Skip to content

    Children's Health

    Font Size
    A
    A
    A

    Teen Drinking Carries Lifelong Risks

    By
    WebMD Health News
    Reviewed by Annie Finnegan

    Sept. 26, 2000 -- If a person starts drinking alcohol at a young age, before age 21, that can lead to even more problems down the road, both literally and figuratively.

    In fact, the earlier a person starts drinking, the higher the risk of car accidents and unintentional injuries as adolescents and young adults, according to a report in the Sept. 27 issue of the Journal of the American Medical Association.Drinking before the age of 21 also increases the risk of alcohol dependence later in life, even without a family history of alcoholism. Fortunately, there are some simple ways to help delay your teen's drinking age.

    To study the role of early drinking on unintentional injury, researchers interviewed more than 40,000 middle-aged adults. Questions focused on drinking behavior, family history of alcoholism, and history of alcohol-related injury.

    Those adults who started drinking before the age of 14 were 12 times more likely to have suffered an alcohol-related injury, both during their lifetime and within the last year. They also were three times more likely to have five or more drinks on a single day at least once per week during the past year.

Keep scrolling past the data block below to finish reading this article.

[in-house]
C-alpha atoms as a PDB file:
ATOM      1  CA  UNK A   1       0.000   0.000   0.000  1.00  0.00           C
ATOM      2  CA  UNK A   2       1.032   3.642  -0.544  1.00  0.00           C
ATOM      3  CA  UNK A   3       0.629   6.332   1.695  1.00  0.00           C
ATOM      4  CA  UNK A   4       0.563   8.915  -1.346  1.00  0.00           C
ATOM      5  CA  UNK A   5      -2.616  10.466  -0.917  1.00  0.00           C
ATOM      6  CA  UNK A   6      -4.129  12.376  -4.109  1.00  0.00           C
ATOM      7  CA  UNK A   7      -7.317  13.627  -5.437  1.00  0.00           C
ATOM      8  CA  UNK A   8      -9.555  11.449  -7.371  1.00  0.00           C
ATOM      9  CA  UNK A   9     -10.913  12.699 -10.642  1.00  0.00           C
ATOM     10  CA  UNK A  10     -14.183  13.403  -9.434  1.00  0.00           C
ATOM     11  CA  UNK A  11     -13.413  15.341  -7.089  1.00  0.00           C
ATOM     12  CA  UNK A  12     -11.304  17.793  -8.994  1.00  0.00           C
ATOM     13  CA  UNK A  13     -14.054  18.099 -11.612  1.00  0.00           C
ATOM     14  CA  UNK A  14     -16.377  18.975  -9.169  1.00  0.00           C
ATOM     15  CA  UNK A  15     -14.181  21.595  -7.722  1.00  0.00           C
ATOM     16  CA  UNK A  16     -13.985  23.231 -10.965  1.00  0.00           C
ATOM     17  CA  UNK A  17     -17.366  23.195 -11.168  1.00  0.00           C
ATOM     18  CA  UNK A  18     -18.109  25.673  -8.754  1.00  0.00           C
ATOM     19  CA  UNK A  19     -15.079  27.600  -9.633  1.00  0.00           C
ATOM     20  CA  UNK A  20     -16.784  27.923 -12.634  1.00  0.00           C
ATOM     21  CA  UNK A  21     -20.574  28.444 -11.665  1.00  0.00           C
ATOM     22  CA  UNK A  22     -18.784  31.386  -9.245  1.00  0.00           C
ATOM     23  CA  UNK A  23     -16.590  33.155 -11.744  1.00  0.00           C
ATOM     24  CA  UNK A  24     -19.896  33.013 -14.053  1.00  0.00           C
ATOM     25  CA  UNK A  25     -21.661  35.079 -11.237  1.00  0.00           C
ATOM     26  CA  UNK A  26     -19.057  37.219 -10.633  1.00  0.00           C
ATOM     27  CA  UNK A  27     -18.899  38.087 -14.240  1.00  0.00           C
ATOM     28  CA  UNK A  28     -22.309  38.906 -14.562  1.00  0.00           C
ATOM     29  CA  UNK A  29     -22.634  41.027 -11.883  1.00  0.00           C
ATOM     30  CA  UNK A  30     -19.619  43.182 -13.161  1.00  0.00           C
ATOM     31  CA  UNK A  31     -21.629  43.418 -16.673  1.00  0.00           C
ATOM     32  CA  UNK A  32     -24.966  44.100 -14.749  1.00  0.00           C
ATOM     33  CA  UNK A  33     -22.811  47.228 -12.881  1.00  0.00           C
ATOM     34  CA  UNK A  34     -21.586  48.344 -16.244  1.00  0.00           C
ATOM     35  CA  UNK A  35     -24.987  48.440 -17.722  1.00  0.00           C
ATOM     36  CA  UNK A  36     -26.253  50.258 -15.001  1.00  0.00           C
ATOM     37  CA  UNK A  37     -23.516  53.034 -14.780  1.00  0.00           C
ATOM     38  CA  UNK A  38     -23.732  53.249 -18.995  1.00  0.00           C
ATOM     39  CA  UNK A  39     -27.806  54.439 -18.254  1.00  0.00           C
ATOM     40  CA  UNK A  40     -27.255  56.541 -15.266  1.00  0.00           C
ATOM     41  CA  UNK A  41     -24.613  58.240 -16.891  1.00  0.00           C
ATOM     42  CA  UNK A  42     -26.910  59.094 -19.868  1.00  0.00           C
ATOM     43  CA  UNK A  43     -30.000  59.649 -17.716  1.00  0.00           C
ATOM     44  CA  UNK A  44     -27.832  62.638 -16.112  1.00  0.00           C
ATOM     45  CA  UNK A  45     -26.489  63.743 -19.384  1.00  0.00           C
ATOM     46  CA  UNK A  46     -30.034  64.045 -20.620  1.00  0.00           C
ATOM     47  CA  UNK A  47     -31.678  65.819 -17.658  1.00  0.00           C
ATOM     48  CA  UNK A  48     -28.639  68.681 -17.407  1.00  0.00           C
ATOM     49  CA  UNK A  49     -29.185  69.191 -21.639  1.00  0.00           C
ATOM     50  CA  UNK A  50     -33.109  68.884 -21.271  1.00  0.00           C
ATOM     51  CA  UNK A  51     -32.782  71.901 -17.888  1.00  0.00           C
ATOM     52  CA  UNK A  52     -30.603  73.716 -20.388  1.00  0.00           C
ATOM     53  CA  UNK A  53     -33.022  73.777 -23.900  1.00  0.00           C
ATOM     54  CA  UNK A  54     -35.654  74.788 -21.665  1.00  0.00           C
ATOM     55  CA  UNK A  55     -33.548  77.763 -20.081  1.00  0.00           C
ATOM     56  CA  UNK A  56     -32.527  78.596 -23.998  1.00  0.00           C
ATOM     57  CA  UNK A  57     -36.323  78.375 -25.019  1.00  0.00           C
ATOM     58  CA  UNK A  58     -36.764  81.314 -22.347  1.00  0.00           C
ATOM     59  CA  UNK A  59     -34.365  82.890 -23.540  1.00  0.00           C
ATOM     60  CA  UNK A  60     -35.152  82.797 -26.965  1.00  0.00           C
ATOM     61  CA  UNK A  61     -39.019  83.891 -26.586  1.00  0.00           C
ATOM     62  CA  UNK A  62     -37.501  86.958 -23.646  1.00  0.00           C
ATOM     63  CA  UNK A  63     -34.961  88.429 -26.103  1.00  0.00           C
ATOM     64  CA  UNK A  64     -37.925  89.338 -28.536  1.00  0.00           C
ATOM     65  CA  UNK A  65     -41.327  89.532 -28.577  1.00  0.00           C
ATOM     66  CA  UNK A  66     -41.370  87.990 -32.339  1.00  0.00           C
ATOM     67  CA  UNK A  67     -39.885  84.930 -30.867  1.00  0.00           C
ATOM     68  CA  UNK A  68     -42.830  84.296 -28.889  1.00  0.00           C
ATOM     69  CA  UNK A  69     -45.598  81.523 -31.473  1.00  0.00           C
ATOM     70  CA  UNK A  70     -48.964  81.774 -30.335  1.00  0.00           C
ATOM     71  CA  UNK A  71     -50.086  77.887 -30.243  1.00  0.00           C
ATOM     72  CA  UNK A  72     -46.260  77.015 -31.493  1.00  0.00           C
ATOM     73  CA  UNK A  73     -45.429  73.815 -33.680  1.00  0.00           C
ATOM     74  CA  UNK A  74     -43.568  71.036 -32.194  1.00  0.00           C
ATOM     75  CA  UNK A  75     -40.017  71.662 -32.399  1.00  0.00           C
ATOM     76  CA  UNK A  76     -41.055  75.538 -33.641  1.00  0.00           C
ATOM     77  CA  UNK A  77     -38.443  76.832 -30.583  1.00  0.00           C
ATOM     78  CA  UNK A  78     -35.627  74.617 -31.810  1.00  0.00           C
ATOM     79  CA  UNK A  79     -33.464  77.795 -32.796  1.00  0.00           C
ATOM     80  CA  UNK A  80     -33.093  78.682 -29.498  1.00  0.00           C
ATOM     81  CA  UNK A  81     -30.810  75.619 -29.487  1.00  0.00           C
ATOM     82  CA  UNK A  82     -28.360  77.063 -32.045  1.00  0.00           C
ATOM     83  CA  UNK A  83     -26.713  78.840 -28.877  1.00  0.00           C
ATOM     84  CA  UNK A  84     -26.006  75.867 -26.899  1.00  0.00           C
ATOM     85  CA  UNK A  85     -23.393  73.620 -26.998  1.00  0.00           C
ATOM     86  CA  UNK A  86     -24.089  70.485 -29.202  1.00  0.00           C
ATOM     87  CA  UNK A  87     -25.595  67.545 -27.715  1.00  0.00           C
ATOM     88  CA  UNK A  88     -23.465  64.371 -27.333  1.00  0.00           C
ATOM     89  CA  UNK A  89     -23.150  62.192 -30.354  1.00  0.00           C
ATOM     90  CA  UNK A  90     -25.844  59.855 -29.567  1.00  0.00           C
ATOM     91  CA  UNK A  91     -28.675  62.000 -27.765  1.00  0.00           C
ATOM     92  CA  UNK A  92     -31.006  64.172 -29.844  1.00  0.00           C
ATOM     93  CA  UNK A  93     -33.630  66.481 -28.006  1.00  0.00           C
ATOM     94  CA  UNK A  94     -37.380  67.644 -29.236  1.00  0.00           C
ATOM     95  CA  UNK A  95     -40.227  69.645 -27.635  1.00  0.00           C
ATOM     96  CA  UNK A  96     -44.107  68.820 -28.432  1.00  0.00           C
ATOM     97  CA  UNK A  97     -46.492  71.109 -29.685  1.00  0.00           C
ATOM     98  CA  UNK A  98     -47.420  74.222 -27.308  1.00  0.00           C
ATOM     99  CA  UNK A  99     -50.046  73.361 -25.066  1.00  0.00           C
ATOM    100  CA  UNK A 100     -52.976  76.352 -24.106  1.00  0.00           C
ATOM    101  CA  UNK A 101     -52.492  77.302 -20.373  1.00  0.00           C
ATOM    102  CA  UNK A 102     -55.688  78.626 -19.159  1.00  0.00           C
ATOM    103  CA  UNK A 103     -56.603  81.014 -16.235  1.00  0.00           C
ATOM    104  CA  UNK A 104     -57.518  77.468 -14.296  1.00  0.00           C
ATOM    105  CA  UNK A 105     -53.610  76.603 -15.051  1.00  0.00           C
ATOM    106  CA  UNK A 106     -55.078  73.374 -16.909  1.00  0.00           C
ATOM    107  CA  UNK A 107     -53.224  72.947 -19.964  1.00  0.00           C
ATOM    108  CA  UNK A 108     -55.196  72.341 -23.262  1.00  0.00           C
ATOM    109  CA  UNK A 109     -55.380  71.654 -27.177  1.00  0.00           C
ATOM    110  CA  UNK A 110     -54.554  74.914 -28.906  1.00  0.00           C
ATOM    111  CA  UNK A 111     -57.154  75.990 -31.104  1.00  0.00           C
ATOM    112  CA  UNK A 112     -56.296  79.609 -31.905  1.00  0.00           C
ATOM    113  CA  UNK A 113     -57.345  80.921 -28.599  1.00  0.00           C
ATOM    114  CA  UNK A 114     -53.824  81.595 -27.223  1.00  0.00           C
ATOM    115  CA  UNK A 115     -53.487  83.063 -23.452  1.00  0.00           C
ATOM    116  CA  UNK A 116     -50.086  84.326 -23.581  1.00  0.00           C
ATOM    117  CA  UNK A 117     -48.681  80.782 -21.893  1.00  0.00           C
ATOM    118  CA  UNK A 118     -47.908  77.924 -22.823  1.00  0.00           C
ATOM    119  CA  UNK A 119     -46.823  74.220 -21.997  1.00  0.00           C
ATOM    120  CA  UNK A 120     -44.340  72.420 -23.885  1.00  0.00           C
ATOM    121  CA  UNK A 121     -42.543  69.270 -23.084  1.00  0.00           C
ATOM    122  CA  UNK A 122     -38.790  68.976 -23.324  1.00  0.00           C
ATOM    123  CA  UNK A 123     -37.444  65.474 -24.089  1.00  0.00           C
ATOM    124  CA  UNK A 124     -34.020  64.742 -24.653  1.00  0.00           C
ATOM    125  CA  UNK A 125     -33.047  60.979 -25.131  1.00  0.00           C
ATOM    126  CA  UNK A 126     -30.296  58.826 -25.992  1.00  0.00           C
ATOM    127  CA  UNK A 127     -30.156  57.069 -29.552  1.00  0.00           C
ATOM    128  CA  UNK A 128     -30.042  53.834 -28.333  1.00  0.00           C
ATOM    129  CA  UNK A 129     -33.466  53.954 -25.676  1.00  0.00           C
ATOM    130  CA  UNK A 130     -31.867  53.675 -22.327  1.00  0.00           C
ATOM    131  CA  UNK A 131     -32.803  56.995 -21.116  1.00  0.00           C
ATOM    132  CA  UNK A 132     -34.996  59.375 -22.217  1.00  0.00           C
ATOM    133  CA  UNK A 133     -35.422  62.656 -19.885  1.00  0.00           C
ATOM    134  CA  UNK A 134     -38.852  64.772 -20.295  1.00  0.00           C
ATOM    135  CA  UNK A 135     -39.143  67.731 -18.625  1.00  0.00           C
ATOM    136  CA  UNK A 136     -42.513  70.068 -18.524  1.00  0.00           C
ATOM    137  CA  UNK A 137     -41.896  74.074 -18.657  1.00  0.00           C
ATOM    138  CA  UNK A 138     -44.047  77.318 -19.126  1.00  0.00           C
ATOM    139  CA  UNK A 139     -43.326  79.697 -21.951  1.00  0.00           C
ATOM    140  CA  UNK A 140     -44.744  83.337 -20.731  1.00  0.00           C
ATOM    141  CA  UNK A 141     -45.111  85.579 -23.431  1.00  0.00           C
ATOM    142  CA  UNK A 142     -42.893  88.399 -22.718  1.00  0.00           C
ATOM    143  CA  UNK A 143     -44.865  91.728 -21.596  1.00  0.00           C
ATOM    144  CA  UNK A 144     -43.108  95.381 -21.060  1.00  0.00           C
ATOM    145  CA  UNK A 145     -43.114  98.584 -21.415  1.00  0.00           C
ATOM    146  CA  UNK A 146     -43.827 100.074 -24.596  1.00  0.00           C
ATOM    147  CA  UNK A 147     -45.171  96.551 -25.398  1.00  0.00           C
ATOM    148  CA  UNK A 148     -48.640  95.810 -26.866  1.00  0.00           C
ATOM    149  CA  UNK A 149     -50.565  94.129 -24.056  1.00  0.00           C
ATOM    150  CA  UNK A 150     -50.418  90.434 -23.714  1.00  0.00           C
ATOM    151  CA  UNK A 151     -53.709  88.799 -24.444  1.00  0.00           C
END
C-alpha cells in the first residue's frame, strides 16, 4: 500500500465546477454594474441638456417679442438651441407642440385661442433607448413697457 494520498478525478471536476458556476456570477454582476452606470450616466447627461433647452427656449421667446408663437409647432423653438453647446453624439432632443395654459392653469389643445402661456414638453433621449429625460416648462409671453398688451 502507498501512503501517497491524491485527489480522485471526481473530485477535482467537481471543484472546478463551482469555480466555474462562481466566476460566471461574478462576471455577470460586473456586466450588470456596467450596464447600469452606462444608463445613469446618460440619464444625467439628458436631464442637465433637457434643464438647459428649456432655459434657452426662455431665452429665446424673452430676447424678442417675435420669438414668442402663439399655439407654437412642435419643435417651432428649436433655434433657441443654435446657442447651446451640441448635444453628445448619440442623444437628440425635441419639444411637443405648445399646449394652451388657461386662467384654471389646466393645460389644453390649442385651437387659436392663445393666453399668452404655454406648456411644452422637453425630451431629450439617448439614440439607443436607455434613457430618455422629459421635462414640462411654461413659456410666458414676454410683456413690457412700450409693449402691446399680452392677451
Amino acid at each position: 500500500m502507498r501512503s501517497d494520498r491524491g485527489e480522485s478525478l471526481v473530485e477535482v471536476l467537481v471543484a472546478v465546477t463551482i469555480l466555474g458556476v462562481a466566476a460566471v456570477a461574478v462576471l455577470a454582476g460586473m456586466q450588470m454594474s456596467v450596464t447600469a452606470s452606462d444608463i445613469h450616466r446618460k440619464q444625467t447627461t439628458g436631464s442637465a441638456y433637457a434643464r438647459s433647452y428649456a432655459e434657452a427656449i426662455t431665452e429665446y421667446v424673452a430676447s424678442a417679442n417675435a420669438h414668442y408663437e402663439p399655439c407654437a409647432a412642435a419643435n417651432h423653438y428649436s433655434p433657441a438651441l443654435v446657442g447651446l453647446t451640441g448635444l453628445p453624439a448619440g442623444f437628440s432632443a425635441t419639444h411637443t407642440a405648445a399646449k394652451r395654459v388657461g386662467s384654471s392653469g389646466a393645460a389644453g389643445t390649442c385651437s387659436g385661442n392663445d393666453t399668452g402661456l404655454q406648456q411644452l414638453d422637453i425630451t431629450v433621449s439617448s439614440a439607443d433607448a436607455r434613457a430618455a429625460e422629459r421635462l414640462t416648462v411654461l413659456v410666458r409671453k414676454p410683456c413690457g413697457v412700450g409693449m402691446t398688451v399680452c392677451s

"The findings are a cause for concern because teen-age drinking and driving is back up, after a 10-year decline," says lead author Ralph Hingson, ScD, professor and chair of social and behavioral science at Boston University School of Public Health. "And while drinking and driving, studies have shown that people are more likely to speed and less likely to wear seat belts," he adds.

    As vice president of public policy for Mothers Against Drunk Driving (MADD), Hingson tells WebMD that the minimum legal drinking age of 21 has reduced alcohol-related traffic deaths. Still, 40% of all traffic deaths involve alcohol, accounting for more than 300,000 U.S. fatalities a year.

    That's why researchers are exploring other ways to delay alcohol use. "Efforts to reduce liquor sales to minors are effective, as is community education about alcohol addiction," Hingson says. "School-based programs are also helpful, particularly when led by students, but are even better when they include parent-discussion exercises."

    Today on WebMD

    child with red rash on cheeks
    What’s that rash?
    plate of fruit and veggies
    How healthy is your child’s diet?
     
    smiling baby
    Treating diarrhea, fever and more.
    Middle school band practice
    Understanding your child’s changing body.
     

    worried kid
    fitArticle
    jennifer aniston
    Slideshow
     
    Measles virus
    Article
    sick child
    Slideshow
     

    babyapp
    New
    Child with adhd
    Slideshow
     
    rl with friends
    fitSlideshow
    Child Coughing or Sneezing into Elbow
    Article